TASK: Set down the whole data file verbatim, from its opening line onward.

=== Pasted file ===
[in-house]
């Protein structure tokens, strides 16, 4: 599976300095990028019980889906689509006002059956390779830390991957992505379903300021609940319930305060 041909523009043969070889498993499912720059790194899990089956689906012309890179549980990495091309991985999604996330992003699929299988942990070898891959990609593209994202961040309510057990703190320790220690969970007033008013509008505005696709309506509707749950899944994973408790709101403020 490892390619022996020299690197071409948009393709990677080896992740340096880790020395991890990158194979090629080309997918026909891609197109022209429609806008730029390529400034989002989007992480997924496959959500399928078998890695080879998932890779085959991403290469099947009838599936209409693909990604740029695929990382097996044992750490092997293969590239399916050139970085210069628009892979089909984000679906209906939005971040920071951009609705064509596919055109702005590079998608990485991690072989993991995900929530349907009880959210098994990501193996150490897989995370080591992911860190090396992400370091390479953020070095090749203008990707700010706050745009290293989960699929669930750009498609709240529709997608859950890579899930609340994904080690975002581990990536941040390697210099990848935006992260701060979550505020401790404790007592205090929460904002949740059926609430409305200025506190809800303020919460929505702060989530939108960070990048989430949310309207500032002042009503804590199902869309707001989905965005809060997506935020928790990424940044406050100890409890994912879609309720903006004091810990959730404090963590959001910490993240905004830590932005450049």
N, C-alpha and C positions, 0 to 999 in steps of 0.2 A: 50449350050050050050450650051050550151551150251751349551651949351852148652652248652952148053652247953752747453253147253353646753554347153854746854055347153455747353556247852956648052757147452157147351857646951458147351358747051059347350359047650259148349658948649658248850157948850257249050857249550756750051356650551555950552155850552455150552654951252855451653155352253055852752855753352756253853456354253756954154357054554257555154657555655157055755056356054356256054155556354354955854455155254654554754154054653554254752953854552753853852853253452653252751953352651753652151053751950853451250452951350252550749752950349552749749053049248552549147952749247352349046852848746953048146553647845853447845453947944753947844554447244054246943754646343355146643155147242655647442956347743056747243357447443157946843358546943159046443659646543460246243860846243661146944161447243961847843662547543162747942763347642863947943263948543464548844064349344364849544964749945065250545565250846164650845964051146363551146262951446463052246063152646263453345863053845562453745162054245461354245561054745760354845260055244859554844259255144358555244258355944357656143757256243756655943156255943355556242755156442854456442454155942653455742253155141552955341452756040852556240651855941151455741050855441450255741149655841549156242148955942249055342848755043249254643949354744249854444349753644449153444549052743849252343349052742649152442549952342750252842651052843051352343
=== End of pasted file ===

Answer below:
[in-house]
């Protein structure tokens, strides 16, 4: 599976300095990028019980889906689509006002059956390779830390991957992505379903300021609940319930305060 041909523009043969070889498993499912720059790194899990089956689906012309890179549980990495091309991985999604996330992003699929299988942990070898891959990609593209994202961040309510057990703190320790220690969970007033008013509008505005696709309506509707749950899944994973408790709101403020 490892390619022996020299690197071409948009393709990677080896992740340096880790020395991890990158194979090629080309997918026909891609197109022209429609806008730029390529400034989002989007992480997924496959959500399928078998890695080879998932890779085959991403290469099947009838599936209409693909990604740029695929990382097996044992750490092997293969590239399916050139970085210069628009892979089909984000679906209906939005971040920071951009609705064509596919055109702005590079998608990485991690072989993991995900929530349907009880959210098994990501193996150490897989995370080591992911860190090396992400370091390479953020070095090749203008990707700010706050745009290293989960699929669930750009498609709240529709997608859950890579899930609340994904080690975002581990990536941040390697210099990848935006992260701060979550505020401790404790007592205090929460904002949740059926609430409305200025506190809800303020919460929505702060989530939108960070990048989430949310309207500032002042009503804590199902869309707001989905965005809060997506935020928790990424940044406050100890409890994912879609309720903006004091810990959730404090963590959001910490993240905004830590932005450049």
N, C-alpha and C positions, 0 to 999 in steps of 0.2 A: 50449350050050050050450650051050550151551150251751349551651949351852148652652248652952148053652247953752747453253147253353646753554347153854746854055347153455747353556247852956648052757147452157147351857646951458147351358747051059347350359047650259148349658948649658248850157948850257249050857249550756750051356650551555950552155850552455150552654951252855451653155352253055852752855753352756253853456354253756954154357054554257555154657555655157055755056356054356256054155556354354955854455155254654554754154054653554254752953854552753853852853253452653252751953352651753652151053751950853451250452951350252550749752950349552749749053049248552549147952749247352349046852848746953048146553647845853447845453947944753947844554447244054246943754646343355146643155147242655647442956347743056747243357447443157946843358546943159046443659646543460246243860846243661146944161447243961847843662547543162747942763347642863947943263948543464548844064349344364849544964749945065250545565250846164650845964051146363551146262951446463052246063152646263453345863053845562453745162054245461354245561054745760354845260055244859554844259255144358555244258355944357656143757256243756655943156255943355556242755156442854456442454155942653455742253155141552955341452756040852556240651855941151455741050855441450255741149655841549156242148955942249055342848755043249254643949354744249854444349753644449153444549052743849252343349052742649152442549952342750252842651052843051352343